The Birthday Party

It was that time when your Uncle Rob was living
with your mother to help her out, do you remember?
When we arrived, the two of them were sitting
in their recliners like old marrieds, Rob, who always
liked dogs better than people, greeting not us,
but Woody, with all his heart. You walked straight
ahead with your tuna casserole to heat it up
in the kitchen while I followed carrying our bag
of gifts and the cake in my arms, past the new first-
floor bathroom with the white toilet seat as high
as my cake box. Herman had been dead for years,
of course, but he was all around us in the dining room
by way of his colored photographs of the camp
and the White Mountains that seemed to shimmer
in the August light. I remember the smell of the hot
rolls on the table and your casserole, its cheese
bubbling up into the breadcrumbs. Beside you
on her pillow wearing the napkin you tucked under
her chin, your mother looked a little like your child,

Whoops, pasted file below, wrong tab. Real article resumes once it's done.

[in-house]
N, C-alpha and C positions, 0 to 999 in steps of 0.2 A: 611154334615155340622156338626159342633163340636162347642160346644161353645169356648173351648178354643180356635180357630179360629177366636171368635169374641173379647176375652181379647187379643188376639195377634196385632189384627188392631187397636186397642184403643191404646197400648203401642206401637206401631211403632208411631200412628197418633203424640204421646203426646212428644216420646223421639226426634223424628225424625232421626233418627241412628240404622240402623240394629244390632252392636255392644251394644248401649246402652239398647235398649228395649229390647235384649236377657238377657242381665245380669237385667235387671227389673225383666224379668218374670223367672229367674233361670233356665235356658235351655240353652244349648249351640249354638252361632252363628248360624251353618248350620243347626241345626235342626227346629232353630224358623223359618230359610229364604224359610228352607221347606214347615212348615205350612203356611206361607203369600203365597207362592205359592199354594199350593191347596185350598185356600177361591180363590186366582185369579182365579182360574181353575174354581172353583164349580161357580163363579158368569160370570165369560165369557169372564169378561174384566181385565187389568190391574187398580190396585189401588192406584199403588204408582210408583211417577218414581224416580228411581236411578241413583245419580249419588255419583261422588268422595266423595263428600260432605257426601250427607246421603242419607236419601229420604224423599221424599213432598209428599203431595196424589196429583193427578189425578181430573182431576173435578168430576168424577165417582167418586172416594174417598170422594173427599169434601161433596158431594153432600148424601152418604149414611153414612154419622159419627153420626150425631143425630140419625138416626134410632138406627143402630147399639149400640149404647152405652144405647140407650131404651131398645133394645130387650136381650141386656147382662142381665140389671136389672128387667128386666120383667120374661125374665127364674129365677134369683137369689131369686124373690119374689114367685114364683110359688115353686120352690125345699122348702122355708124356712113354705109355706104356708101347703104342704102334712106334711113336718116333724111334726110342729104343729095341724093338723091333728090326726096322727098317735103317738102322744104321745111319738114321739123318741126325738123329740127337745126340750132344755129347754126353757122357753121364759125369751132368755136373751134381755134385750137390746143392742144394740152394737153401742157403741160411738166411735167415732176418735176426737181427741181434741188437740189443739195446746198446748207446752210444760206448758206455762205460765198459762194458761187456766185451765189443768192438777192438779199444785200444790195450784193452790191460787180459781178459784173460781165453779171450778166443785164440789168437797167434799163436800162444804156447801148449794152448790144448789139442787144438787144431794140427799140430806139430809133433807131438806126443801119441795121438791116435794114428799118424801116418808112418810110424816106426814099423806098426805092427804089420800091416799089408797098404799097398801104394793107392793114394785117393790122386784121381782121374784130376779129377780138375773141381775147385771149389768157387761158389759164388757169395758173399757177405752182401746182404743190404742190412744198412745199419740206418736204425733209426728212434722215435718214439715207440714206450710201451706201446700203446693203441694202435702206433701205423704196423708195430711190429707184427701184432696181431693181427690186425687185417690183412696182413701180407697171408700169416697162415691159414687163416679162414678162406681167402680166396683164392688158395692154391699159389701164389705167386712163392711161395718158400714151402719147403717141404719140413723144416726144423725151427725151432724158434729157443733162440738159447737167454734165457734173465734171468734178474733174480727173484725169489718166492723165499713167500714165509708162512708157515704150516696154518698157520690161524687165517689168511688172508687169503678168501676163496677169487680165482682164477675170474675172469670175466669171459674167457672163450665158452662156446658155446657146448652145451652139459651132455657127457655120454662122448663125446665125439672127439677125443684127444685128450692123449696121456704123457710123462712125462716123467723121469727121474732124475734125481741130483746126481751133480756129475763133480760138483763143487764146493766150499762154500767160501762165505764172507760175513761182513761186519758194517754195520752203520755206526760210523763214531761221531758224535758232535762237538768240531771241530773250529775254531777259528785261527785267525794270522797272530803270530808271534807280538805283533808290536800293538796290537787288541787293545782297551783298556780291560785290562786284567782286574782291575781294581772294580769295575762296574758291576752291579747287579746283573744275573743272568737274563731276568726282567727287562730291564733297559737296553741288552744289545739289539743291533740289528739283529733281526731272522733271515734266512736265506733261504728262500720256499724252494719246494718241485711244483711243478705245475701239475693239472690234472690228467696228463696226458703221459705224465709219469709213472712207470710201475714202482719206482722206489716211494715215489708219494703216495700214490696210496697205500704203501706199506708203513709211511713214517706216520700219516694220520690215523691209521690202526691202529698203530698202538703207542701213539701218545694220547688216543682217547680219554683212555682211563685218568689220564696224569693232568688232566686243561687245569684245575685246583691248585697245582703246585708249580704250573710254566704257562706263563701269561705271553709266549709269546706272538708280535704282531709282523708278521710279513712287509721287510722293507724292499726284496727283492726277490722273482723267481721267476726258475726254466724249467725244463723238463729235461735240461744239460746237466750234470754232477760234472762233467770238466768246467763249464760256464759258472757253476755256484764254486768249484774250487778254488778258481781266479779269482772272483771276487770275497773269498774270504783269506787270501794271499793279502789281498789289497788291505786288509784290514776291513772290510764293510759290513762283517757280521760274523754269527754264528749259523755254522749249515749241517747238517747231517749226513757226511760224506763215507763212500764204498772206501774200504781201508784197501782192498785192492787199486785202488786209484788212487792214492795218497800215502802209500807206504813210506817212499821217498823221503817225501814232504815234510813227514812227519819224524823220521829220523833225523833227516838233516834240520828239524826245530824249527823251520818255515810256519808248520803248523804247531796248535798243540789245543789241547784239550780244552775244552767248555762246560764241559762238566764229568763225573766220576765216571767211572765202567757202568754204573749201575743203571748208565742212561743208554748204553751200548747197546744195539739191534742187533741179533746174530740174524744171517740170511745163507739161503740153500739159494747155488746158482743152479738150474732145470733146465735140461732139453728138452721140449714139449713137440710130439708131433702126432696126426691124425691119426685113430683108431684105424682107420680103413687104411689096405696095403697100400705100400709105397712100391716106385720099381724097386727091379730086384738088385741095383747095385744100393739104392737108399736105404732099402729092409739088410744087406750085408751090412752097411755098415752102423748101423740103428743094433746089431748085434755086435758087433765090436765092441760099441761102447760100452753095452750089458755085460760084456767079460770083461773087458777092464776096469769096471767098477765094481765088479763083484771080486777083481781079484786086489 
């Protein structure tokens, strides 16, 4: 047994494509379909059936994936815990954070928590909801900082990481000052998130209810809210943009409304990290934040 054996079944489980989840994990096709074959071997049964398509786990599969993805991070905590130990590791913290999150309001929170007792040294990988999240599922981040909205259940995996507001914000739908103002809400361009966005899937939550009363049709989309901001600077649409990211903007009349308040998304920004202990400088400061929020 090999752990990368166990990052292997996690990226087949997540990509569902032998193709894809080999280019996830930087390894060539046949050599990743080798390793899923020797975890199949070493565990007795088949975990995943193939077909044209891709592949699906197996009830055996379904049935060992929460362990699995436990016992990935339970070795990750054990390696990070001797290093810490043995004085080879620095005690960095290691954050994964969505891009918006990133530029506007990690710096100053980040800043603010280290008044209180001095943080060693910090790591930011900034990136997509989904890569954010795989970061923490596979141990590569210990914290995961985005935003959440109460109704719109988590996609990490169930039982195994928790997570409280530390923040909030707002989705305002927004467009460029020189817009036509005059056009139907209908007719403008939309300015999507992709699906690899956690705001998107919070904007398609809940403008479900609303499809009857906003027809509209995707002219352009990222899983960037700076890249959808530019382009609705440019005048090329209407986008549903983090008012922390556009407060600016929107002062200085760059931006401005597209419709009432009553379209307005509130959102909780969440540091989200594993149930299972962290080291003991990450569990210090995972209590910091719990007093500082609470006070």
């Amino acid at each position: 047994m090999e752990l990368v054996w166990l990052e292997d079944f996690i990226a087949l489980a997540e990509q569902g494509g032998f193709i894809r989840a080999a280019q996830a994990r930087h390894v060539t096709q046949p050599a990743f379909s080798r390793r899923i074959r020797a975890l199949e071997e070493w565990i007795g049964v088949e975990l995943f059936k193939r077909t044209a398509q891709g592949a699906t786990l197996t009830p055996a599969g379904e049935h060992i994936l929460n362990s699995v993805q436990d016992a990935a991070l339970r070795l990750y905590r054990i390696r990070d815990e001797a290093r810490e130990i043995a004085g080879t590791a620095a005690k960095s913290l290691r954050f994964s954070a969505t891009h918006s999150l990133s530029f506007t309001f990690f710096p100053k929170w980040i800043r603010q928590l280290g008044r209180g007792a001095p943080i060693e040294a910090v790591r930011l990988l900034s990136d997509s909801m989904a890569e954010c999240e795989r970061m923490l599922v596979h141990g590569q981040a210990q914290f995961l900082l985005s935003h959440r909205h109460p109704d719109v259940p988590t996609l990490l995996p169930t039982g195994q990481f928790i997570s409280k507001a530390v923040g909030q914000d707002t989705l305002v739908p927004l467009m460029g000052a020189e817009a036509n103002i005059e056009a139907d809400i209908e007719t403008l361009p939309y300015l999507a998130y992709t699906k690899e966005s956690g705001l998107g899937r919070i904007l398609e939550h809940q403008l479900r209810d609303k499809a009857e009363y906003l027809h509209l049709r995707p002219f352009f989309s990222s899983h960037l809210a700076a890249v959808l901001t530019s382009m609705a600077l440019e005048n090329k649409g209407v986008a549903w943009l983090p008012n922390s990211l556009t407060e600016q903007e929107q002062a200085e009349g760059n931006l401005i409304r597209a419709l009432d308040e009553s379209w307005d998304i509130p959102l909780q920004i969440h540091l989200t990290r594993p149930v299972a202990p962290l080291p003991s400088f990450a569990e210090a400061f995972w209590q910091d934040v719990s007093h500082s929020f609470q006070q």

as in a sense she was. But when she told her story
about her older sister on the farm, still washing
her son’s hair every week at age eighty-nine,
she was as funny as she always was. On that day,
Sue must have been – wasn’t she? – eighty-three
herself, yet when you set the cake in front of her,
she blew out all eight candles and one to grown on
with a single breath. No way she was going to waste
her time with some wish about her uncertain future,
she called for the piece of cake she’d looked forward to
and dug right in. Meanwhile Rob, for his part, glanced
each way, then offered some of his cake to the dog
under the table, both of them assuming that the little
blessings of ordinary life as we all know them
would go on forever, no matter what. And they were right.